Blackout: How You Can Act Decisively If an EMP Strikes at Work

[Editor’s Note: One thing is for certain if an EMP occurs while many of us are away at work, the city quickly can become a death trap. As writer“, Jeremiah Johnson warns, “Definitive action taken at the critical point is critical to your survival.” Having a plan in place and supplies will give you that critical edge you need to survive.]

 

ReadyNutrition Readers, this is Part 2 of a 3-part series dealing with immediate actions to be taken in the event of an EMP (Electromagnetic Pulse) attack.  You can read Part 1 here. In the last segment, we covered what you should do if you’re on the road heading to or from work, or traveling.  Now we are going to detail some actions and preparations for your workplace.  Keep in mind: there will be a “blending” of these parts in actual practice, as to move from one locale to another, you will use the information presented in Part 1 when traveling.  All the parts should complement one another.

I also think it would be a good idea to take listed items and burn off an extra copy as a form of a “checklist,” as not many people have perfect memories (myself included), and it could help you out in the time of trouble and eliminate the need for guesswork.  Let’s start off with a scenario.

Let’s start off with a scenario.

You are an office worker in Anytown, a small midwestern city who works in a 7-story building located on the eastern 1/3 of the town.  The direction of your home from work is toward the East.  You are sitting at your desk with a window facing the west, and it’s about 10:00 am.  Suddenly, a flash of light catches your attention in the sky, and then it disappears.  Simultaneously, all the lights in the office go out, as does your desk computer.  No backup lights come on.  You look at your watch, and it’s dead.  You pick up your desk phone, and there is no dial tone.  There are murmurings from coworkers, and people are shuffling into an open area with a conference table.  You have just been hit by an EMP attack, and it appears that you have already punched out early, and probably for good.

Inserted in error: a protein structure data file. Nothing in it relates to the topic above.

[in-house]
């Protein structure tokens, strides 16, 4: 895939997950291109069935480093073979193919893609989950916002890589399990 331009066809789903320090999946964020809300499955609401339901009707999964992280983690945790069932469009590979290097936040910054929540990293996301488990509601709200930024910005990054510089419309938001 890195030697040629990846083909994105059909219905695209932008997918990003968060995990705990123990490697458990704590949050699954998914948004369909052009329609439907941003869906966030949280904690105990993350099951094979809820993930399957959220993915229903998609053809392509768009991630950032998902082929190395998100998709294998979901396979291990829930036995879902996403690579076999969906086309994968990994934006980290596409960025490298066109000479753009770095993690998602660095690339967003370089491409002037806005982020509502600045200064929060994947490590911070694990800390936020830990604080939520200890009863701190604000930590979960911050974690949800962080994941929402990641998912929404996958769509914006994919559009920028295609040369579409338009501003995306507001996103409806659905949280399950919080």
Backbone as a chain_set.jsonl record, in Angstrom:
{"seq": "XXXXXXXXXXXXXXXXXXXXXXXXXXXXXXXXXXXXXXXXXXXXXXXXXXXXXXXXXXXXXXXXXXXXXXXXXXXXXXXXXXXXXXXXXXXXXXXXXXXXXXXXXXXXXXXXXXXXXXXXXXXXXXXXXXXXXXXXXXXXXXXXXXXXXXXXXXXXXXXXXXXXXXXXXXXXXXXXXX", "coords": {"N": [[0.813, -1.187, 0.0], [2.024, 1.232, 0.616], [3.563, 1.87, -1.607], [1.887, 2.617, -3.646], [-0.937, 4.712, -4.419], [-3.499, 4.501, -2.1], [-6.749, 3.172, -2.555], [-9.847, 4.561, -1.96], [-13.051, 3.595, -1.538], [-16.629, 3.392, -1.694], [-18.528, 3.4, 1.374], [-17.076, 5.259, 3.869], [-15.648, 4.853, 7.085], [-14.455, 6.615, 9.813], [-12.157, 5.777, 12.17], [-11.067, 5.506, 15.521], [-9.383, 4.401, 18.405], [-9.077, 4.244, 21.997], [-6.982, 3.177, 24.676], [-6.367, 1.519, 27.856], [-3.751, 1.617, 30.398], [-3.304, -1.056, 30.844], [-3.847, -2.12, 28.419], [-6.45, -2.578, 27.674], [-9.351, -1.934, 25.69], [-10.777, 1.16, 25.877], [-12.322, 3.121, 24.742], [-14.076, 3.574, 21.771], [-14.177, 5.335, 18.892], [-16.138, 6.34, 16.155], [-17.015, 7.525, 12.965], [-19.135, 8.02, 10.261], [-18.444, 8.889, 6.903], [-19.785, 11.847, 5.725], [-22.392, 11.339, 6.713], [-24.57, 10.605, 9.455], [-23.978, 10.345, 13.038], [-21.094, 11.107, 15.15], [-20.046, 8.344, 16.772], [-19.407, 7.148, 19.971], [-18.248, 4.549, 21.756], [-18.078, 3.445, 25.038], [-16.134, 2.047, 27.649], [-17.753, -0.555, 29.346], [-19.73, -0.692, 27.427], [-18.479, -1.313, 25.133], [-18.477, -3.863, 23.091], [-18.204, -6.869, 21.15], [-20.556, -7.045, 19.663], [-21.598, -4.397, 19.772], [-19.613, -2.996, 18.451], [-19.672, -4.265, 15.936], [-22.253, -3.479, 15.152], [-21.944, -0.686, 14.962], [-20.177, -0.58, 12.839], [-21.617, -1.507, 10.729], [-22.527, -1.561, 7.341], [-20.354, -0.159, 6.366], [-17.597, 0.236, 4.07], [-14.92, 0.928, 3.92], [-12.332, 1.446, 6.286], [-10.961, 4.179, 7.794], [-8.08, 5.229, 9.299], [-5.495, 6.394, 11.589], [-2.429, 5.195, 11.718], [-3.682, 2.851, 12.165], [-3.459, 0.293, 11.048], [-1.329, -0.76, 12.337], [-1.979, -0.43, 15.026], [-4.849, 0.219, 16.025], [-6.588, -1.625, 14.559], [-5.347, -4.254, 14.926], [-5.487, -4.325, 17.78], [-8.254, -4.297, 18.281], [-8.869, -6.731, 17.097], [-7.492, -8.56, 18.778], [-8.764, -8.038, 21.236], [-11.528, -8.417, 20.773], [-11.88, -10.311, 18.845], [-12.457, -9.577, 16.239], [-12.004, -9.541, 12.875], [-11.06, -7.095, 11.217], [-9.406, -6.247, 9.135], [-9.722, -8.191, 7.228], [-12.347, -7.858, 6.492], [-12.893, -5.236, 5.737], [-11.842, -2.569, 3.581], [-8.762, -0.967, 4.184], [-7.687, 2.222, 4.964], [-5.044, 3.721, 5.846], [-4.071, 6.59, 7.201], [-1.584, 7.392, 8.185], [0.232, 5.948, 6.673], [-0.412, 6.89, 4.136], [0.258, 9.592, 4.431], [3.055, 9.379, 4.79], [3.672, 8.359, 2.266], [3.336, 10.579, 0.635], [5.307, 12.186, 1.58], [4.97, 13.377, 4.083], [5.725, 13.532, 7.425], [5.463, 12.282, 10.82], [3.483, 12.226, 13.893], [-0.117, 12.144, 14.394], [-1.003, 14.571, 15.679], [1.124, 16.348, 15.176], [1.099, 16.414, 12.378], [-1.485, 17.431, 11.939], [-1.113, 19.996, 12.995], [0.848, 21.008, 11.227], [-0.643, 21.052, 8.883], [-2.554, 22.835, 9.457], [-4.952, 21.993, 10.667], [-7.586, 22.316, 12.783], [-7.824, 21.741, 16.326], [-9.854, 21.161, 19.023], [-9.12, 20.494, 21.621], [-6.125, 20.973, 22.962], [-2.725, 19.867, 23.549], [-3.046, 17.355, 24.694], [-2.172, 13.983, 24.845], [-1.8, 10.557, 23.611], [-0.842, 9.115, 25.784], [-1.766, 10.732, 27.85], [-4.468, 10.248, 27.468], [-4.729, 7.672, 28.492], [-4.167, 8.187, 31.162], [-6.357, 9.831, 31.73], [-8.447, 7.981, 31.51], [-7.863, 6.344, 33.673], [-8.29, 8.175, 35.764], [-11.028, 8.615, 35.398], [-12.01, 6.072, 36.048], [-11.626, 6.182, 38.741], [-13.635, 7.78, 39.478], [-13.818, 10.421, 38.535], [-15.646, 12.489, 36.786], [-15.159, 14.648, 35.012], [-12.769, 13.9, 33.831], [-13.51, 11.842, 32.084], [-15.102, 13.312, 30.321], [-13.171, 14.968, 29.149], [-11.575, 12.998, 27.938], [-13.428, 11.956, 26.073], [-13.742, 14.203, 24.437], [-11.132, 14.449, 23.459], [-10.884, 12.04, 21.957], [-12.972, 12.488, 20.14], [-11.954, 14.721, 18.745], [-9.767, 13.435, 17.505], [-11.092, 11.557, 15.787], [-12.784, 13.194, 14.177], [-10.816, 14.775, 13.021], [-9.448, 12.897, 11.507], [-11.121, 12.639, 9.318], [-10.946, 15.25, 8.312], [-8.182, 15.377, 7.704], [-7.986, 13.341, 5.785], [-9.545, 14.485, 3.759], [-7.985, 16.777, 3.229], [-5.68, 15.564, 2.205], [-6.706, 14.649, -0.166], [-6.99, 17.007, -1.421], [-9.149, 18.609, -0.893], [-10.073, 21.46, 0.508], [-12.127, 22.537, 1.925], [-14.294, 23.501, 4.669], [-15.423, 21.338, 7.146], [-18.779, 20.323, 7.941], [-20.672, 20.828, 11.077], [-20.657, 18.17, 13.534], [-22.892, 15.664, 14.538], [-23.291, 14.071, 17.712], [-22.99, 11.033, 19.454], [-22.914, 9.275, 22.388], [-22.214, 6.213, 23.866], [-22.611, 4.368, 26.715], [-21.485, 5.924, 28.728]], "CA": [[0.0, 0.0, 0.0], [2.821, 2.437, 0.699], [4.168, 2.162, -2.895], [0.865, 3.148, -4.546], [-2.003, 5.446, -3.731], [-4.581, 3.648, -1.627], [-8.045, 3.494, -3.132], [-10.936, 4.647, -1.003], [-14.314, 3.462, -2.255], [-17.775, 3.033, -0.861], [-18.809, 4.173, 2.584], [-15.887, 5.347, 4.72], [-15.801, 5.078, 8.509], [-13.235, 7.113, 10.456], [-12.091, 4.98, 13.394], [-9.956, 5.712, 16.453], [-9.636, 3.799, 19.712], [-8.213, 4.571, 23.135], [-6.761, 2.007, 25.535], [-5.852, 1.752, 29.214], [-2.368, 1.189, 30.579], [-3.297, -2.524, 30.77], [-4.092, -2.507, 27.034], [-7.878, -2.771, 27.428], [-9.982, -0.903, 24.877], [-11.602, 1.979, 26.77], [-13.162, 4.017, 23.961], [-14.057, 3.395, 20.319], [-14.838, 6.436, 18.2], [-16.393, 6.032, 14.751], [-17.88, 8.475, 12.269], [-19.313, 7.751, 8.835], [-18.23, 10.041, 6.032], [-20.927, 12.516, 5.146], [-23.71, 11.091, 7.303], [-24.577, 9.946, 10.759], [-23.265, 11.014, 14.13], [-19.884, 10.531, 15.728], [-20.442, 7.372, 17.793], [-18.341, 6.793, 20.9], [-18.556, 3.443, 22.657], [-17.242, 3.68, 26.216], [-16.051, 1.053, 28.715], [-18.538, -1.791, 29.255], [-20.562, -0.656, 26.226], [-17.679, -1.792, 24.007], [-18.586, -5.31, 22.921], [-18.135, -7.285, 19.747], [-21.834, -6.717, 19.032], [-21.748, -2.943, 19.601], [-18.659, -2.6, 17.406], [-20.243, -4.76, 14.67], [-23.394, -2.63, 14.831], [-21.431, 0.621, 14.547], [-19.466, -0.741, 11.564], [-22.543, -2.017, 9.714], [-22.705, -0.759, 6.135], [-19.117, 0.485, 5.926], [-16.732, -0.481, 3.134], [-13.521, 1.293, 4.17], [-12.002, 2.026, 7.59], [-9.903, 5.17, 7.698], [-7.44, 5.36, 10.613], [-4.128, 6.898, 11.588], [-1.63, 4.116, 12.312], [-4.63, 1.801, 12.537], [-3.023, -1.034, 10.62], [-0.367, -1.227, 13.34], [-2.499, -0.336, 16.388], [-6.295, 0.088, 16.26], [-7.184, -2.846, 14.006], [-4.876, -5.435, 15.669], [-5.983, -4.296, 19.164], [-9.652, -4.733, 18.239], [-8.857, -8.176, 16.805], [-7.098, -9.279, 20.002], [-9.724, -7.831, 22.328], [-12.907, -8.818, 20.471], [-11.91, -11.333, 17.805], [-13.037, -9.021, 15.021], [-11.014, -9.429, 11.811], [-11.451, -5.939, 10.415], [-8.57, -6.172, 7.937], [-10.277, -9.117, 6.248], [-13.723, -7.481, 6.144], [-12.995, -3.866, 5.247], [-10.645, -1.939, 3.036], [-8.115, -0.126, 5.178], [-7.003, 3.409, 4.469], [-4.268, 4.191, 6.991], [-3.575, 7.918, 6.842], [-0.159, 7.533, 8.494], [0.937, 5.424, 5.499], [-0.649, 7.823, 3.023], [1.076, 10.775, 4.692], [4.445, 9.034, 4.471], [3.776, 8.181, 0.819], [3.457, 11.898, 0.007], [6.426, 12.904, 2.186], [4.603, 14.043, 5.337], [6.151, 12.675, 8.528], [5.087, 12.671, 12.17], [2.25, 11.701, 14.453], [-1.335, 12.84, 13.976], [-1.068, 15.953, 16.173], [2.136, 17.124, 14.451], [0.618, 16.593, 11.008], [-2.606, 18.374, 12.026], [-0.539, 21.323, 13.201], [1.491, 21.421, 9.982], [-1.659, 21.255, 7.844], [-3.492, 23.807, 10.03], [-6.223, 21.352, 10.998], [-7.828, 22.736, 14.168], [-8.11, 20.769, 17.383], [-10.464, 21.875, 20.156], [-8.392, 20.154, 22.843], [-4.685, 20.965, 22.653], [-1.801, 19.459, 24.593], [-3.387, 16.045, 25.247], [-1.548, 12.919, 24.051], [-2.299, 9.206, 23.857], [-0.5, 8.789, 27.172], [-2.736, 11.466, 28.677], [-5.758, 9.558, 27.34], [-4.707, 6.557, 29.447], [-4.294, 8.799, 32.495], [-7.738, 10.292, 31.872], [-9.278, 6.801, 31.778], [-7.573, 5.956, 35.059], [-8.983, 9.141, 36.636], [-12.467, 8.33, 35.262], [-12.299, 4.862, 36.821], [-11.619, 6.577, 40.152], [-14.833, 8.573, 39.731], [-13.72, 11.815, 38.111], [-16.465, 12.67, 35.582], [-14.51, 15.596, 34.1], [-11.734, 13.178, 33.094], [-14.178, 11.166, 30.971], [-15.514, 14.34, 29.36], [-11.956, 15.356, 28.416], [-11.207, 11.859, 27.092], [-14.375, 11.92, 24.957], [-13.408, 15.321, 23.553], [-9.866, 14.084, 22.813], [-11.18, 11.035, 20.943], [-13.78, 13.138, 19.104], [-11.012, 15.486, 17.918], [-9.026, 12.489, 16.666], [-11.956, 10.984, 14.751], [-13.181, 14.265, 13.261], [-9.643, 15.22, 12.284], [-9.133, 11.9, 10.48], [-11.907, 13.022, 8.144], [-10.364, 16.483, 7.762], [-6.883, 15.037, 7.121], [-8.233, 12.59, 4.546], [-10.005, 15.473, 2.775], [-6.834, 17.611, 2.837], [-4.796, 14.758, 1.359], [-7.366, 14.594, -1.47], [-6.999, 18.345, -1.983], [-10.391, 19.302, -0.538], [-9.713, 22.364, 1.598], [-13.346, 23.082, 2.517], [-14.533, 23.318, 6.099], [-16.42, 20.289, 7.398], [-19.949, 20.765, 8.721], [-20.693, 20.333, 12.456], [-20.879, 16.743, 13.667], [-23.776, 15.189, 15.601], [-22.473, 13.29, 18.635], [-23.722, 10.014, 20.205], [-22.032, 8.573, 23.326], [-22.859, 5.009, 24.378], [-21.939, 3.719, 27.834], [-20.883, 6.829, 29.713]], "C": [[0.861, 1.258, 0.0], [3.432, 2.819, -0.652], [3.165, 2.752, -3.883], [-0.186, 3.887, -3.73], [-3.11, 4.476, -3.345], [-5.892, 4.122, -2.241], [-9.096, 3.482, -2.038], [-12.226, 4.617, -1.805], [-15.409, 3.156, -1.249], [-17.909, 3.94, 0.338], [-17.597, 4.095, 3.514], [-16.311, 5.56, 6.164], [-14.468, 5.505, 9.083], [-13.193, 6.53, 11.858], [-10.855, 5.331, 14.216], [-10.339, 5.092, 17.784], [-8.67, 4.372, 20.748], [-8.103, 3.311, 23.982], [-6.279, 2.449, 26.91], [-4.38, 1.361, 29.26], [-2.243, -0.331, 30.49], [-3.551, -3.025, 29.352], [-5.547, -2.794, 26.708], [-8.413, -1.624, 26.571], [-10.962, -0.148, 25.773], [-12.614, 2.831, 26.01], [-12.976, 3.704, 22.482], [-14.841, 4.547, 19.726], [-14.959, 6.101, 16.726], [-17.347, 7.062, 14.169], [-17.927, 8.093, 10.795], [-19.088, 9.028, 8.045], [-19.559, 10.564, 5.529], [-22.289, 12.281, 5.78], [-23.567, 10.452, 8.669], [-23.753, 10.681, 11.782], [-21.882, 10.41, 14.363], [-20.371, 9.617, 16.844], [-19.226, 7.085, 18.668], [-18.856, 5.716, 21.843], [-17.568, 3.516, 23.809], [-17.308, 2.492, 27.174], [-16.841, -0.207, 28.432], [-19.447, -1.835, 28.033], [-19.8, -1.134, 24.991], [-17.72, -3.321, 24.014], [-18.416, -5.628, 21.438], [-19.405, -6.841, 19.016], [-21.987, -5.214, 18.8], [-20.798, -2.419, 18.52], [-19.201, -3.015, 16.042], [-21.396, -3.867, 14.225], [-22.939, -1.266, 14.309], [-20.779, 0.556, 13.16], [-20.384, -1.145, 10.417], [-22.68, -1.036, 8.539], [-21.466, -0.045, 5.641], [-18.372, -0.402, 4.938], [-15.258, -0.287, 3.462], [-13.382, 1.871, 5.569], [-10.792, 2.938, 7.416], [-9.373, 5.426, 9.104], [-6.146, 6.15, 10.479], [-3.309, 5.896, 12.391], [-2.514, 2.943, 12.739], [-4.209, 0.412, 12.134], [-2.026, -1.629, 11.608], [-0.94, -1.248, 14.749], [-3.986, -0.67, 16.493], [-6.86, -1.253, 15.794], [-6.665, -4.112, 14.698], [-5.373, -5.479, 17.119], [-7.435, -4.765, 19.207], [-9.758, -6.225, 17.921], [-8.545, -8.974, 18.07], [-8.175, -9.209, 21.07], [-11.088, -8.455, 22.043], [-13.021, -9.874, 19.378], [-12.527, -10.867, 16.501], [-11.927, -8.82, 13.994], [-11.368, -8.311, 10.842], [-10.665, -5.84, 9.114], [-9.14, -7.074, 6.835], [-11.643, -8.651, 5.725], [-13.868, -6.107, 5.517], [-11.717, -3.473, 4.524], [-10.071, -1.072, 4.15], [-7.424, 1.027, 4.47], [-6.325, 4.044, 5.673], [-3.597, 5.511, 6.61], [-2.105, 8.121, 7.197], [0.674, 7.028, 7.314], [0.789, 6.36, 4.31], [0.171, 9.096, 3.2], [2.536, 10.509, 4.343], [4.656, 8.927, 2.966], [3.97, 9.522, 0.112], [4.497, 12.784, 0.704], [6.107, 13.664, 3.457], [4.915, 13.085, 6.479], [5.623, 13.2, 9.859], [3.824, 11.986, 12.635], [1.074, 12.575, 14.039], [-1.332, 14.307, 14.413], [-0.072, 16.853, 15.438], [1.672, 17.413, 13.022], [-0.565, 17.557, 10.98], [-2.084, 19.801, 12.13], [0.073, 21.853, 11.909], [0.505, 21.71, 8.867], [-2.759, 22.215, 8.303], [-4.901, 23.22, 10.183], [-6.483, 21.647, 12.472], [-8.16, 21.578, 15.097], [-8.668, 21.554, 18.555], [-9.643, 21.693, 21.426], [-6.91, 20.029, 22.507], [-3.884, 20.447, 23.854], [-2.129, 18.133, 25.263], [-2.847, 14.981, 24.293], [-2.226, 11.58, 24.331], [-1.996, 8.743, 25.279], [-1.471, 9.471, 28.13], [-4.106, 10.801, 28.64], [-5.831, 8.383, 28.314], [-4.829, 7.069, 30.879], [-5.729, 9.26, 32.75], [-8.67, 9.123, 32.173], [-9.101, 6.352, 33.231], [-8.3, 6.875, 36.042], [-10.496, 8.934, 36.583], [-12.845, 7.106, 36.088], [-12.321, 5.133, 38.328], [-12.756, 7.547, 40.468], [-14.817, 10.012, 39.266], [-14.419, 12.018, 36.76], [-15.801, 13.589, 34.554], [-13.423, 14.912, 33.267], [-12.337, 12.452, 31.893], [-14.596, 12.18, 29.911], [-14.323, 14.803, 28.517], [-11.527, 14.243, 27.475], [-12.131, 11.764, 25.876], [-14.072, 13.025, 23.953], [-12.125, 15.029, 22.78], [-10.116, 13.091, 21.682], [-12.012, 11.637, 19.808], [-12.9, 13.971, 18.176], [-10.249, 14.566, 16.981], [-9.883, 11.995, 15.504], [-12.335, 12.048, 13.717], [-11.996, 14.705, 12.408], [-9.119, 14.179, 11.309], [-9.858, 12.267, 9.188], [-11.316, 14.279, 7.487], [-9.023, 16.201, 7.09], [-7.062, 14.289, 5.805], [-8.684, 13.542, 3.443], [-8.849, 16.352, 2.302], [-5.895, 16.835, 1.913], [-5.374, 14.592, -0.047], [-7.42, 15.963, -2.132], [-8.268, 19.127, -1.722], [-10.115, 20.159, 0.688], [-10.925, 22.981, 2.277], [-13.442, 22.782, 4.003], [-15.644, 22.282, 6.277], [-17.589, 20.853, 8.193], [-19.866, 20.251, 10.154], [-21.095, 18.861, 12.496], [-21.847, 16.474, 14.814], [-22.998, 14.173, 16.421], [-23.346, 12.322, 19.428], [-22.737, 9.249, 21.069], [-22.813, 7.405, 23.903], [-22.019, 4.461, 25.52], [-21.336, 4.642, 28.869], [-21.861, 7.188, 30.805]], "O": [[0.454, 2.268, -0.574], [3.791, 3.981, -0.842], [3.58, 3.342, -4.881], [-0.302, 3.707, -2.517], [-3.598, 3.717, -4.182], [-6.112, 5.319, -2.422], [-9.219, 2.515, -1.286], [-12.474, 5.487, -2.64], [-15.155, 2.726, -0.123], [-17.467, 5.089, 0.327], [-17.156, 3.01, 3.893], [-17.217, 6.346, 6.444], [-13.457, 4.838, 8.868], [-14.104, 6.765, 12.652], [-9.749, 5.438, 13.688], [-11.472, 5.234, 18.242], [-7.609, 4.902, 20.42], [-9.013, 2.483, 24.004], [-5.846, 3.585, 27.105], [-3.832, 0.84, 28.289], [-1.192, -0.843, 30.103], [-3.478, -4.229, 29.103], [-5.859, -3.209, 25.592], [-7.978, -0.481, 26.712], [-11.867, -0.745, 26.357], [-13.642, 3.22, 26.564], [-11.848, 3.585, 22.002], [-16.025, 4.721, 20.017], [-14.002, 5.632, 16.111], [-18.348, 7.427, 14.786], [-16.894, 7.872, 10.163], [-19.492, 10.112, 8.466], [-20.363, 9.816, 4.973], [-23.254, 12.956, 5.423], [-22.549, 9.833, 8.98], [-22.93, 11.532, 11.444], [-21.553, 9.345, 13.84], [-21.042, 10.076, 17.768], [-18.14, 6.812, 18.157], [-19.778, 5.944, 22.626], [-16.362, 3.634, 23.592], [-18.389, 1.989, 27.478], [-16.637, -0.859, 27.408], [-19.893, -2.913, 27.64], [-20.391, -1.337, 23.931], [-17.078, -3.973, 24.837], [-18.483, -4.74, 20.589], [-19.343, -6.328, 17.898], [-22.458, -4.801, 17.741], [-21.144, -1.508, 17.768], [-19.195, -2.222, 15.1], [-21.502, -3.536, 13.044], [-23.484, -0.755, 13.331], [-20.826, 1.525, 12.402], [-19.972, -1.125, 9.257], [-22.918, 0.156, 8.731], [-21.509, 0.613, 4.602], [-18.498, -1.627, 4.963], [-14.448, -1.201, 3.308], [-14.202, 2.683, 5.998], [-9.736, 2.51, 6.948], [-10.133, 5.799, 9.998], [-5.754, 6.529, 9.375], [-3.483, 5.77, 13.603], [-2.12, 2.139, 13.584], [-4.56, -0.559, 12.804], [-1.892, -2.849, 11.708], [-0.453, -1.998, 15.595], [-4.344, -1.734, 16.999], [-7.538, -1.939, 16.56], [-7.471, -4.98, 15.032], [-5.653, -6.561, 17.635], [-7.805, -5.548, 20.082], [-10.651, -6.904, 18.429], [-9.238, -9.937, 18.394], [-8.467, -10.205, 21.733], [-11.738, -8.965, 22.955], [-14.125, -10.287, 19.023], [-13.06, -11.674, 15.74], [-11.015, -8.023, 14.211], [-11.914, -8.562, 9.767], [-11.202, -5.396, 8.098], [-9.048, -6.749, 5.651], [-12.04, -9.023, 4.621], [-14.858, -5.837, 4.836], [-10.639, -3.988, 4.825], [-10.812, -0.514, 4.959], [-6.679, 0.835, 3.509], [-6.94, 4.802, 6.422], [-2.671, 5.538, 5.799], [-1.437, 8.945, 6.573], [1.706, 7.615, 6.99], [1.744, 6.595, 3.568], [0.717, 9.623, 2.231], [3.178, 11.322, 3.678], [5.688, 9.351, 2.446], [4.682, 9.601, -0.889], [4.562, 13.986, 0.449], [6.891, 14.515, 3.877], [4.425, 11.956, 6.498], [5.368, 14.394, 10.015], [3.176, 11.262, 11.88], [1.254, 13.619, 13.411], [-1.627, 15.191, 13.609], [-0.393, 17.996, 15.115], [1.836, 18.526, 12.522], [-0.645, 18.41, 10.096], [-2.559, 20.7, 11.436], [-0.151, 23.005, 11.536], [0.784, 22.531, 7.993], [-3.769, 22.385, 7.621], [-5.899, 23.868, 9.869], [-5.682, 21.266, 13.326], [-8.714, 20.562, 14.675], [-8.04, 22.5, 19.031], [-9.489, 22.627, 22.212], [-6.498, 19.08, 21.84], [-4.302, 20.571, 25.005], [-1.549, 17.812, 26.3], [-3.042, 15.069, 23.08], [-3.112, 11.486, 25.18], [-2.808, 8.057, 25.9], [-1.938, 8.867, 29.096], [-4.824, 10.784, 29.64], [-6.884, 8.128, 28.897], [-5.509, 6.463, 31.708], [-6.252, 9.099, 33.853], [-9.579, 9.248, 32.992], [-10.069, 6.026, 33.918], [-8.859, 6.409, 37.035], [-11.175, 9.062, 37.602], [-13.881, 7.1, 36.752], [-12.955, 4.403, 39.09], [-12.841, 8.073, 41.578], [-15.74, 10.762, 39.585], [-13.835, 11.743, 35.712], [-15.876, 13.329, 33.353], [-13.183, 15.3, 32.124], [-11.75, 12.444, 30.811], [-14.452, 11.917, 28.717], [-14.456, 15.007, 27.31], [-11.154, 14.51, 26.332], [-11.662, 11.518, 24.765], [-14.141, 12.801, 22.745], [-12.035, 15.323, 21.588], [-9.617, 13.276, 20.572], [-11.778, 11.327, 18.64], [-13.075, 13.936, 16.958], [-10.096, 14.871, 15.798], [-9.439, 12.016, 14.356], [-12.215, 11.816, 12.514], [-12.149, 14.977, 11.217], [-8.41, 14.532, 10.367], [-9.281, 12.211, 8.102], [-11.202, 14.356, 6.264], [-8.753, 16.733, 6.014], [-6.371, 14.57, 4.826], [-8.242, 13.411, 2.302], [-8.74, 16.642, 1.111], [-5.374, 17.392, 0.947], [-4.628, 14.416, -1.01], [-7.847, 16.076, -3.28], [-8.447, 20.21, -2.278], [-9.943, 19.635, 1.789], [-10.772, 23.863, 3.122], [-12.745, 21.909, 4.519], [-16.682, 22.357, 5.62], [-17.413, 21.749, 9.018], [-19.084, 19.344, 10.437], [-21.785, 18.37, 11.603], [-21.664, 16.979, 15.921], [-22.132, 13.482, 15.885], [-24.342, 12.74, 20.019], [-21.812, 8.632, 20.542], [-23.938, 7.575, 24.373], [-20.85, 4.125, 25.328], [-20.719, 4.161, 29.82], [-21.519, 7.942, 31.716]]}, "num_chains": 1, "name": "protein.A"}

The scenario will be played out throughout the United States.  Now is the time to act. Those who are preparedness minded must keep this in mind: Definitive action taken at the critical point is critical to your survival.

10 Emergency Items to Have in Your Workplace

I have written articles similar in nature to this subject that you may wish to peruse.  What is on your person?  In your desk?  In a locker (if you have one) on the premises?  Let us examine some of the items it would be beneficial to have on your person at all times:

  1. Flashlight (with extra batteries)
  2. Watch (that will not be affected by an EMP or need batteries)
  3. Leatherman/Gerber multi-tool
  4. A good folding knife with a locking blade
  5. Matches and/or a lighter
  6. Some type of firearm for your defense with ammunition for it… (Note: this is, to paraphrase Alice in Chains, Your Decision…you will have to weigh your options)
  7. Pen and writing paper/note cards
  8. Transistor radio that works with a battery and an earphone-attachment
  9. Having an NBC gas mask and anti-radiation pills in your workplace could be a lifesaver if an EMP may be followed by radiological and nuclear consequences.
  10. Map to get home with multiple routes highlighted.

Flashlights

You are going to need a light source if battery-powered lights do not switch on and there isn’t any backup power source.  That small Maglite in your pocket may do the trick: the simplest of circuits will probably be safe and still working…a flashlight is one of them.  All the rest of the items are self-explanatory, except for the pen and writing paper.  These you’ll need to either make calculations, leave a note for someone, or copy any kind of relevant information that you may find.